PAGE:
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tuple is a type, as str is a type. tuple() or () is a tuple.

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Others have already pointed out the reason, but I'll try to fill a few gaps.

In Python, everything is "first-class". That means that you can assign for example functions and types to variables and use them as original values:

def function(): pass
class Class(object): pass

x = function
x()

y = Class
instance = y()

That was the reason why you were able to assign tuple to variable. See post by Guido van Rossum for more information.

Now about types, and that might really be confusing. tuple is instance of type (same relation as 1 is instance of int). In other words its type is thing called type. type is used to create an instance of type or to determine its type (instance of type):

x = 1
# determine type
type(x)

# class statement
class A(object):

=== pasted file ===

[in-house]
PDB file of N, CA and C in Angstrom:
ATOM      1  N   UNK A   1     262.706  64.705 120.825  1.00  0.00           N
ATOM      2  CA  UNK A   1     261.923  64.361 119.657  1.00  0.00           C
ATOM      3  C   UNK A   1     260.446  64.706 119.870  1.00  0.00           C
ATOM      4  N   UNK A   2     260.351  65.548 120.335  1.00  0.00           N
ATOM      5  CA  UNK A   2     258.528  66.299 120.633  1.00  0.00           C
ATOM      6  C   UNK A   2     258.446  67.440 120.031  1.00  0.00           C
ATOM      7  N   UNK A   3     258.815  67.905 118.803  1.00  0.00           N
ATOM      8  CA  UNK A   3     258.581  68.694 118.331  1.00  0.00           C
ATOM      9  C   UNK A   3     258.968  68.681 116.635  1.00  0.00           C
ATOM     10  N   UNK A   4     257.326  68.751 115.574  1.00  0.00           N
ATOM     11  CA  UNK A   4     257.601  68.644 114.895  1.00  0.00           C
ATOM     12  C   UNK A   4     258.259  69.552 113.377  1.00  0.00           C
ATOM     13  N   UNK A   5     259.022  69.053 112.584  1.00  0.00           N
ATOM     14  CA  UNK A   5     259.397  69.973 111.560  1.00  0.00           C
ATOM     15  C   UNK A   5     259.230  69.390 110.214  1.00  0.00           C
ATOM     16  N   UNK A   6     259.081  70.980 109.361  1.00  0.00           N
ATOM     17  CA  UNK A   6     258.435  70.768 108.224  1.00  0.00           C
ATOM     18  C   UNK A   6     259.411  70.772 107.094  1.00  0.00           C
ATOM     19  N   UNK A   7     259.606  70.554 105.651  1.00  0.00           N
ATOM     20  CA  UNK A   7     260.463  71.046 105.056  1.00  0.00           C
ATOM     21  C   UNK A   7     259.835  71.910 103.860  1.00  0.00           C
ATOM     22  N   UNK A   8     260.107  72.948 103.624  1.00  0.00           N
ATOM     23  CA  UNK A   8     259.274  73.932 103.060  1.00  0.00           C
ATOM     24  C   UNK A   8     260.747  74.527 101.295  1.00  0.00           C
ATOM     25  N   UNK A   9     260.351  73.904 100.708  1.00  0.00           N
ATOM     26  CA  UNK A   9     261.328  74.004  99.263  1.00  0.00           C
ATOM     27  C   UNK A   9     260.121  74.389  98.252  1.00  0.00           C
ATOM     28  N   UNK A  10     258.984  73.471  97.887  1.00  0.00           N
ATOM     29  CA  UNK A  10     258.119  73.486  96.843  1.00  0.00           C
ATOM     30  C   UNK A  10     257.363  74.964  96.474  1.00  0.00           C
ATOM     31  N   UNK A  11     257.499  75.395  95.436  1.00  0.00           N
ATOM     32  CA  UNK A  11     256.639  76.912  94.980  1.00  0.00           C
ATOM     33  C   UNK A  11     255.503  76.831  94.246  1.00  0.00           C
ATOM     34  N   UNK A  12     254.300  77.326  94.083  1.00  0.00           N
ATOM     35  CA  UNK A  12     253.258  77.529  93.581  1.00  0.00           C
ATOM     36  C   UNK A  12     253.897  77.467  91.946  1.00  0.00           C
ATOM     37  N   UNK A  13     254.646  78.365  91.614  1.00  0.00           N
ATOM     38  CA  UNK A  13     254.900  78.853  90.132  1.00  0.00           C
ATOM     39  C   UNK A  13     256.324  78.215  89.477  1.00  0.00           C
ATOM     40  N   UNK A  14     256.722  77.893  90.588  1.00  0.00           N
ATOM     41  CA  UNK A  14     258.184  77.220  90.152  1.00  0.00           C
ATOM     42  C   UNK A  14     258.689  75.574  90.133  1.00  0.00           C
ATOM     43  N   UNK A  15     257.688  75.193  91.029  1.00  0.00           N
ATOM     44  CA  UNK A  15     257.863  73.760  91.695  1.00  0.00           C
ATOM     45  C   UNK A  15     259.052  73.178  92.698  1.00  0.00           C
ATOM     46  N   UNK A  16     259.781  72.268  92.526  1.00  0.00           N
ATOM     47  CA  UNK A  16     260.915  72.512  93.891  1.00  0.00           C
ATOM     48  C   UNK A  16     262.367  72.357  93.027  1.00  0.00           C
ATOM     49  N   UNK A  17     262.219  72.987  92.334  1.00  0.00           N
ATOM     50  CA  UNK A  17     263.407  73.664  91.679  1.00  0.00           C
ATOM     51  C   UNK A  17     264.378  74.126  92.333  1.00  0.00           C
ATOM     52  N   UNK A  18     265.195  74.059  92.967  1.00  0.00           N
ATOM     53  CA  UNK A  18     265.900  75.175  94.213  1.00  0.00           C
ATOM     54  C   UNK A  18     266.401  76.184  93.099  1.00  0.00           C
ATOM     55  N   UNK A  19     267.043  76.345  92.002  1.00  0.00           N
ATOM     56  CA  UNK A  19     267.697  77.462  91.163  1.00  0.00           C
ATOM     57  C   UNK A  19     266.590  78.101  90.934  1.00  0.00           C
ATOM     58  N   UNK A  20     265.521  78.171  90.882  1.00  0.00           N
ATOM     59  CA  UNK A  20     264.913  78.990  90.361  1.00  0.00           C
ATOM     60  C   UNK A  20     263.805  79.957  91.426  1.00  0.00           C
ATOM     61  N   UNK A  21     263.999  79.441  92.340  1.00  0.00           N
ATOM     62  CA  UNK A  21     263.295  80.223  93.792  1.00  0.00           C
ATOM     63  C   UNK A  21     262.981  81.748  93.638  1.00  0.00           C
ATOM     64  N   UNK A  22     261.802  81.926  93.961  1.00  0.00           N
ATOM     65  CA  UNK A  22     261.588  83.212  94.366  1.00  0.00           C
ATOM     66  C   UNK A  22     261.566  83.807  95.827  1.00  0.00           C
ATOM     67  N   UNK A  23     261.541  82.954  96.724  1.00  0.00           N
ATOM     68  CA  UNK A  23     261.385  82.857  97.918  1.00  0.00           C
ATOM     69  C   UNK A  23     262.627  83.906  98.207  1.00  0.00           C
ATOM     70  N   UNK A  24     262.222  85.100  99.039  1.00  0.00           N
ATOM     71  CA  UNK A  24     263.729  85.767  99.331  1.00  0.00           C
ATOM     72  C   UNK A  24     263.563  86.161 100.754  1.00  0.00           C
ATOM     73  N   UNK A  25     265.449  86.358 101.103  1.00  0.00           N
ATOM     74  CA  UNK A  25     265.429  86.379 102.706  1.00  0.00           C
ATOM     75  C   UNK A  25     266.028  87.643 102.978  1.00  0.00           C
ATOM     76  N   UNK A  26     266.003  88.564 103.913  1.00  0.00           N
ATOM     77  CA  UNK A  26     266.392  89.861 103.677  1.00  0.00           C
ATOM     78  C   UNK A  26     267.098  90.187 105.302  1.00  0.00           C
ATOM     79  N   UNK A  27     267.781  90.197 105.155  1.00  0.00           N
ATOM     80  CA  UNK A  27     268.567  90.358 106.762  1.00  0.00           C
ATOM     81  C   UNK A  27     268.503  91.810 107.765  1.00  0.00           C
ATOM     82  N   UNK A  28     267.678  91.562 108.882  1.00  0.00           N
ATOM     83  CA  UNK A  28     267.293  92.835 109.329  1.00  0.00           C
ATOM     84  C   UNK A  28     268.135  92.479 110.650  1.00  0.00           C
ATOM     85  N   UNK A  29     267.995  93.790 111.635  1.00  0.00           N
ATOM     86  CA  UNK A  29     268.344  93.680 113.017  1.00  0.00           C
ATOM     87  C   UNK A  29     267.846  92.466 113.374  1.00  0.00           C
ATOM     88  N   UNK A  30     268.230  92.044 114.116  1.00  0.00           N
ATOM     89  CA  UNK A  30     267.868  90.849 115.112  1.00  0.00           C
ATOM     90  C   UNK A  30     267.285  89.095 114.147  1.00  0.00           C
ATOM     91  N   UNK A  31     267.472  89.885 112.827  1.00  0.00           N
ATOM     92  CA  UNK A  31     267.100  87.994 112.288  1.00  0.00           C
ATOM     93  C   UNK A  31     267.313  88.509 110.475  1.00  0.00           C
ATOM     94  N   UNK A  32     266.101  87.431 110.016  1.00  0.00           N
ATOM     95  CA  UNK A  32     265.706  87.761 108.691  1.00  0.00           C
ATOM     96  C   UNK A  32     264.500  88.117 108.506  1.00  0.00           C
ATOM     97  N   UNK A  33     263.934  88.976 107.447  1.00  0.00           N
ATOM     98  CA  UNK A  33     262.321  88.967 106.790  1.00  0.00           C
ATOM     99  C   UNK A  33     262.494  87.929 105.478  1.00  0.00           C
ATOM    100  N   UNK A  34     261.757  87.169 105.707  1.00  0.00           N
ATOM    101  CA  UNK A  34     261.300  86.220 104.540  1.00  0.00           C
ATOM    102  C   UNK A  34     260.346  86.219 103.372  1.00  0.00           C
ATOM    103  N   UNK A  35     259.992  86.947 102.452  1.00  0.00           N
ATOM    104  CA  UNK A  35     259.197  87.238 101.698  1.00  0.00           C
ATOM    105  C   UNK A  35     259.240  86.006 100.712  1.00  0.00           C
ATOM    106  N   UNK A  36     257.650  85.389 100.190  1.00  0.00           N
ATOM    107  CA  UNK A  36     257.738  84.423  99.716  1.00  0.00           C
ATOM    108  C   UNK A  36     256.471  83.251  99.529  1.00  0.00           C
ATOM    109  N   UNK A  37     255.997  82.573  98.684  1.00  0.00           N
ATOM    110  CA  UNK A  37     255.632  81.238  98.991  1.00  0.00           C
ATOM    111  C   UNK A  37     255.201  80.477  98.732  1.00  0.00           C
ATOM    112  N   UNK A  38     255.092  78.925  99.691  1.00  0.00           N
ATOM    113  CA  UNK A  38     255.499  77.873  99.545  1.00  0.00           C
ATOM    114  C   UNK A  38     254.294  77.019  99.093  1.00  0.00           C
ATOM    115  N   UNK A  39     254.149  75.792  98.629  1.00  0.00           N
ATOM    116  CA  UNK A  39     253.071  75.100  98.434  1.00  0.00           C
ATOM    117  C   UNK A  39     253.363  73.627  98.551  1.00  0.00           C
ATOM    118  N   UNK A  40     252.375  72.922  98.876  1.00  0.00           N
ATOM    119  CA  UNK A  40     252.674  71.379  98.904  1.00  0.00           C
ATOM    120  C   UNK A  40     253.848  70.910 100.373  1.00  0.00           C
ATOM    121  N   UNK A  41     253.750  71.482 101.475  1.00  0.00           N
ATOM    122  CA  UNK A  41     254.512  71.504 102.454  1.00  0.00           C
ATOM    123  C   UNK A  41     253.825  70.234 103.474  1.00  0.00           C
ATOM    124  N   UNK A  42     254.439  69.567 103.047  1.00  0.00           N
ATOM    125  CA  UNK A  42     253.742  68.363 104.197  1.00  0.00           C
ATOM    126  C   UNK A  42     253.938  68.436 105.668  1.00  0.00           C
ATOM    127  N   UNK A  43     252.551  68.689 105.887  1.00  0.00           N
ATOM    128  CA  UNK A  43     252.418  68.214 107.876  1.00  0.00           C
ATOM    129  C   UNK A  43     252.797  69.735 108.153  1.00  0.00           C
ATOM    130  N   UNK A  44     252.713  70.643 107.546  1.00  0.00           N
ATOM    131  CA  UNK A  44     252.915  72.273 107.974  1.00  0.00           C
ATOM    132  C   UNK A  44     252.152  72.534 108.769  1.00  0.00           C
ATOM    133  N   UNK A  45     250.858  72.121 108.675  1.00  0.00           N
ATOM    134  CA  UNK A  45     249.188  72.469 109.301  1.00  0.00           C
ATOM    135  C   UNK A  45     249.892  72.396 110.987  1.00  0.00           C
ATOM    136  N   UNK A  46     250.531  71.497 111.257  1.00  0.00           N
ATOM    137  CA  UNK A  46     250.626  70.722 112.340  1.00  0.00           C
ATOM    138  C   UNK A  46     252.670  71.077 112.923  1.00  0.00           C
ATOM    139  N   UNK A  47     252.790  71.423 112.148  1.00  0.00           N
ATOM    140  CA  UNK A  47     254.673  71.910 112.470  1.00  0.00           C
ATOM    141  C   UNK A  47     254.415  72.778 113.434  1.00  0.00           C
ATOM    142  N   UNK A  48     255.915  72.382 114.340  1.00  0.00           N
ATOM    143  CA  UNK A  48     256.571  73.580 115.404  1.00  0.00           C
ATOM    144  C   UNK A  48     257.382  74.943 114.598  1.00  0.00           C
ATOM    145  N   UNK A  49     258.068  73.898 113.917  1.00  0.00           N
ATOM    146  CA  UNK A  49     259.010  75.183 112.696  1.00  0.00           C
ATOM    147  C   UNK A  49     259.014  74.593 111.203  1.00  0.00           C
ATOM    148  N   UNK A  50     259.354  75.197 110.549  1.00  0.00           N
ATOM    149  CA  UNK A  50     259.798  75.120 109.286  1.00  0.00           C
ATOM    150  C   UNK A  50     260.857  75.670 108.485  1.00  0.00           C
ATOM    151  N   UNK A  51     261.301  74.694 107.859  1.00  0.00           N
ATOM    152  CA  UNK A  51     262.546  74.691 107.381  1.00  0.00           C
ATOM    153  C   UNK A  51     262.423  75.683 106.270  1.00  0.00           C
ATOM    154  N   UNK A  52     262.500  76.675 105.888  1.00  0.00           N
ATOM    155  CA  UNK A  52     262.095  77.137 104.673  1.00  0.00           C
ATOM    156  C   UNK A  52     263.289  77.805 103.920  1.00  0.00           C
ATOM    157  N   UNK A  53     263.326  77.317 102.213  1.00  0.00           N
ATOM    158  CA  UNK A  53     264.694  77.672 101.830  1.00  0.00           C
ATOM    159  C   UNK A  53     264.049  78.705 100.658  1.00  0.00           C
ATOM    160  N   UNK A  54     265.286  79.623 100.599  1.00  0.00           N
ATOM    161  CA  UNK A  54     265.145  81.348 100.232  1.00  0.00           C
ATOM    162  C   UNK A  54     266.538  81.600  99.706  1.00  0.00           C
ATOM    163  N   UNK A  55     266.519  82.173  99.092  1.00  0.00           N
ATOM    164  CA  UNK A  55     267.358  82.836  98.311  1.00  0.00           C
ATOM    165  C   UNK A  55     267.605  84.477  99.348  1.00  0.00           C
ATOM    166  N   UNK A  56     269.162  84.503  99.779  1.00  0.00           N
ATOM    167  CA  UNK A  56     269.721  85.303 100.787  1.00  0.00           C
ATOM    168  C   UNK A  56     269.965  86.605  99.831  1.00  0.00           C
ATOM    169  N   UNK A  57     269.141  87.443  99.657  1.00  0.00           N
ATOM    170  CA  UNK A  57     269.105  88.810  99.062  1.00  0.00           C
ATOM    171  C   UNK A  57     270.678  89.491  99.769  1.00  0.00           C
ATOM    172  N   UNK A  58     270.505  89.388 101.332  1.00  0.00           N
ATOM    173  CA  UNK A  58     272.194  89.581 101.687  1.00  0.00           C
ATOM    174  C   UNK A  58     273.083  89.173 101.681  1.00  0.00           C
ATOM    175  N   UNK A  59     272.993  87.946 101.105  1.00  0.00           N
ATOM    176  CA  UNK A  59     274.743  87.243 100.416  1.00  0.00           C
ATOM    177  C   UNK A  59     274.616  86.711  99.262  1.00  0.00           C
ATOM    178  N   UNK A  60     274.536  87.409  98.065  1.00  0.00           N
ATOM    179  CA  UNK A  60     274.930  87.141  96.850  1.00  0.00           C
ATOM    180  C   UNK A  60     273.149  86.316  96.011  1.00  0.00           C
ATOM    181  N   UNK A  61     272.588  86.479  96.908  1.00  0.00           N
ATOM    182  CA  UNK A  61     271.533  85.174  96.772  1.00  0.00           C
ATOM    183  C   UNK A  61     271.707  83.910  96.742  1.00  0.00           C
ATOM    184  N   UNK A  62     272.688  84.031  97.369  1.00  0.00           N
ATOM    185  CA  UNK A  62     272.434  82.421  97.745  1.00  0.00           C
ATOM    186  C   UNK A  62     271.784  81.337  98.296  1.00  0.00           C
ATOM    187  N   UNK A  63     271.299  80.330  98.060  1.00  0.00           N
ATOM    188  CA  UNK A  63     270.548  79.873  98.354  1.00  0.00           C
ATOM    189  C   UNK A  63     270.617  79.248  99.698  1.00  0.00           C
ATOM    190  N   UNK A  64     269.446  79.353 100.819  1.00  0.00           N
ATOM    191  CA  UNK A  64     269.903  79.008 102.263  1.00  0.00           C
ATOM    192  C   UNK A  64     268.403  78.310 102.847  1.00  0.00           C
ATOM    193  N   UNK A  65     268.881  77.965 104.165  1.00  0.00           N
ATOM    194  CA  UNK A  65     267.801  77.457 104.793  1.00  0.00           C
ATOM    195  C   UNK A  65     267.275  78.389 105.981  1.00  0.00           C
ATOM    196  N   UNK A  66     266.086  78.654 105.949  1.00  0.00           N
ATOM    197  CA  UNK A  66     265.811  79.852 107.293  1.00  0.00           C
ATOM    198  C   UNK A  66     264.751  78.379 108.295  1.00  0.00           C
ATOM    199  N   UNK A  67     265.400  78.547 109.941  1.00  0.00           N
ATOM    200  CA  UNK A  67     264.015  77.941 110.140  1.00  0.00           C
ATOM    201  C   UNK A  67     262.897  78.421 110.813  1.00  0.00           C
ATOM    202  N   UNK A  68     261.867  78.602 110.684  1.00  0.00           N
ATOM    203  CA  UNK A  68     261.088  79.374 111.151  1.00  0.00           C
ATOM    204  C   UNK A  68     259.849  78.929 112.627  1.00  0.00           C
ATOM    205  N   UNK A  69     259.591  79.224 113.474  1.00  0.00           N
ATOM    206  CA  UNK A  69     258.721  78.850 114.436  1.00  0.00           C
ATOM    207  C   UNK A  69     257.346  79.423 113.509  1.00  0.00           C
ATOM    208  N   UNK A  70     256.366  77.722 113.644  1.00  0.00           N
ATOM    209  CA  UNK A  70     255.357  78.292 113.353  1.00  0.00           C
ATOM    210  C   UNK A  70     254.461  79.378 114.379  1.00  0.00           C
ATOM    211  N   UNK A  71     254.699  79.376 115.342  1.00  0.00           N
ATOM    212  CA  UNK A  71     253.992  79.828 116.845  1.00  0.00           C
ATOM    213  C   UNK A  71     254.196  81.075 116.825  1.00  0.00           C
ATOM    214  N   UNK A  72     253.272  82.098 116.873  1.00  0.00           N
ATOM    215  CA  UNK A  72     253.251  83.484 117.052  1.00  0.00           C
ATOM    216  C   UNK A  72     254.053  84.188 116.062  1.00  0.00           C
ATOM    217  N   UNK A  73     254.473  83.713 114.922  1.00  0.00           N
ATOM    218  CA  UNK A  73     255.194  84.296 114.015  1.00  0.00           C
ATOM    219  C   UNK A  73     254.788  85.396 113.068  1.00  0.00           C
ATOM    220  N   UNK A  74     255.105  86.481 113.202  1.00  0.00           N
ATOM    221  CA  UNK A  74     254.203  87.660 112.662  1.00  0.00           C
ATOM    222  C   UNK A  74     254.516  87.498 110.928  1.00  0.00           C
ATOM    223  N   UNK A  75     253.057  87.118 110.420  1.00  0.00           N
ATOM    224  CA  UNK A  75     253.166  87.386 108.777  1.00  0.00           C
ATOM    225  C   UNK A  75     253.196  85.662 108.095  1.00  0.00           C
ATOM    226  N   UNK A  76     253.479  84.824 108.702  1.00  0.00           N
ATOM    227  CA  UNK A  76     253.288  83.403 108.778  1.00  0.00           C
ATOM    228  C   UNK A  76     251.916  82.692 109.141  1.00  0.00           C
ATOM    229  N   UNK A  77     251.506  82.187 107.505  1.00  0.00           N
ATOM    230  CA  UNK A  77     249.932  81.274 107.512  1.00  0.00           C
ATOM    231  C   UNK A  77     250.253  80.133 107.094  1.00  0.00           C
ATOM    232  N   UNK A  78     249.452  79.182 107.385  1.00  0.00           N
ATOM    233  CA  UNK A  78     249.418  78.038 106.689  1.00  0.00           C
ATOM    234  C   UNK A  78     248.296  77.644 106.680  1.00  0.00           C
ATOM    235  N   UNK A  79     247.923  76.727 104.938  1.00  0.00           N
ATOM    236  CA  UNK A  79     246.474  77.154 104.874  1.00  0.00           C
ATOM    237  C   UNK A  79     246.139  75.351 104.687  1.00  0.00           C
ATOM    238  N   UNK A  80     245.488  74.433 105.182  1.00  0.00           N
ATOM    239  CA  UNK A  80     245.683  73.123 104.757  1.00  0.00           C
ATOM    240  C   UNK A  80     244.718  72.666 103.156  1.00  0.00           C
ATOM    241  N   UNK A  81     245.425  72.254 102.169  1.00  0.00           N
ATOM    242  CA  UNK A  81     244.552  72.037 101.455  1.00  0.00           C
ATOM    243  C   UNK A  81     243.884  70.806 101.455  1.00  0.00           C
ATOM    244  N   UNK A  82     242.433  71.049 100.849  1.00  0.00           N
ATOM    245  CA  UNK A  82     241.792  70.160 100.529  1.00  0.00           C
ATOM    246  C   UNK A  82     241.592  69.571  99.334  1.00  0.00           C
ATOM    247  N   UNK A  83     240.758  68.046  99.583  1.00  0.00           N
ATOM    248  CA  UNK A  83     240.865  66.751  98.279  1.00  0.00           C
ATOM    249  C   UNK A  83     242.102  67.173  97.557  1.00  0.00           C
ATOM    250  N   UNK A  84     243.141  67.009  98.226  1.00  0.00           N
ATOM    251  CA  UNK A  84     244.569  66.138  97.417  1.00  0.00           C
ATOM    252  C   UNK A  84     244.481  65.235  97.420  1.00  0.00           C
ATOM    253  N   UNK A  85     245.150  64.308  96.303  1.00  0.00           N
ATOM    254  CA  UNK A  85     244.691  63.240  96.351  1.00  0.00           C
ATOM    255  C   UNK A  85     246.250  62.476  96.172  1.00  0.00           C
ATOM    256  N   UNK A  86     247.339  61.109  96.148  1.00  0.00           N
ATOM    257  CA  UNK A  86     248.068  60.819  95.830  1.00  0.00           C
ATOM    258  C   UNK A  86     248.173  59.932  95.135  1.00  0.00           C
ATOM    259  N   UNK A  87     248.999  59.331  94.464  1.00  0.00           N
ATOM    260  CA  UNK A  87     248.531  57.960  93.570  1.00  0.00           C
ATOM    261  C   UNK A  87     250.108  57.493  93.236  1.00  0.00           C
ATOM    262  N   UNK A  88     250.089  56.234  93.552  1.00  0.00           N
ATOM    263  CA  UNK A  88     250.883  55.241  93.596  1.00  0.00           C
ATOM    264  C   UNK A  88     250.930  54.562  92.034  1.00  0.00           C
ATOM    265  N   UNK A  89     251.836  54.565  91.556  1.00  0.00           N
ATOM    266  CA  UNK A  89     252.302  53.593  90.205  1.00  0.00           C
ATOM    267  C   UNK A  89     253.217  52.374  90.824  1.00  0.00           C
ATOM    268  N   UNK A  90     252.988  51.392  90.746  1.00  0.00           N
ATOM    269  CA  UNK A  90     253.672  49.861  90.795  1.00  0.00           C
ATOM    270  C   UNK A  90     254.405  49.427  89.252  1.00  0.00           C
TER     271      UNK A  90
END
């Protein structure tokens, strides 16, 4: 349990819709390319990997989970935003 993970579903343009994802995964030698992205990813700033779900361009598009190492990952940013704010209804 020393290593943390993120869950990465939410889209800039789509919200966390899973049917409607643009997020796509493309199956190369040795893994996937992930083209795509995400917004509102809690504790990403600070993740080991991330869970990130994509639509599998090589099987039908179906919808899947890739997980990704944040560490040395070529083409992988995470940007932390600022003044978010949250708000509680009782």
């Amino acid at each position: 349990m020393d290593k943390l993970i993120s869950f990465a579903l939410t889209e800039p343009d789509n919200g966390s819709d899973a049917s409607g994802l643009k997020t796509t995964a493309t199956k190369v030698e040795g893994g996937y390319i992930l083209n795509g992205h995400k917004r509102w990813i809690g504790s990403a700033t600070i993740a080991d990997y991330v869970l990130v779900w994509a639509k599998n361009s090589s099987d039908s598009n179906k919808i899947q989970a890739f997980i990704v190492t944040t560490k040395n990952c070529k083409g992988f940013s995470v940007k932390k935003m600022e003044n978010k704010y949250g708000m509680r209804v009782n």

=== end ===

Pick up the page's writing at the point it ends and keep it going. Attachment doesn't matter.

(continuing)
pass

# equivavent to previous class statement
# creates a new class (in other words new "type", and in other words new instance of type)
B = type('B', (object, ), {})

That's the reason why tuple's type is type. See my blog post for more information. Or just google/bing for metaclass in Python.

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tuple is a type(built-in object), x = tuple just "alias" x for tuple, see bellow:

>>> t = tuple
>>> m = t()
>>> type(m)
<type 'tuple'>
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It is not a keyword. You can assign to tuple. It is instead a built-in, an object shipped with the Python interpreter. if, else, return, in, etc. are keywords. –  Martijn Pieters Feb 12 at 8:54
    
@MartijnPieters Admit, I confused built-in objects with keywords, thanks for pointing out. –  WKPlus Feb 12 at 8:59

tuple is the type constructor for tuple types. Other such type constructors also behave similarly in Python:

>>> type(tuple)
>>> type(int)
>>> type(dict)
>>> type(str)

All will produce <type 'type'>.

You can get an instance if these types by calling the as a function, like so: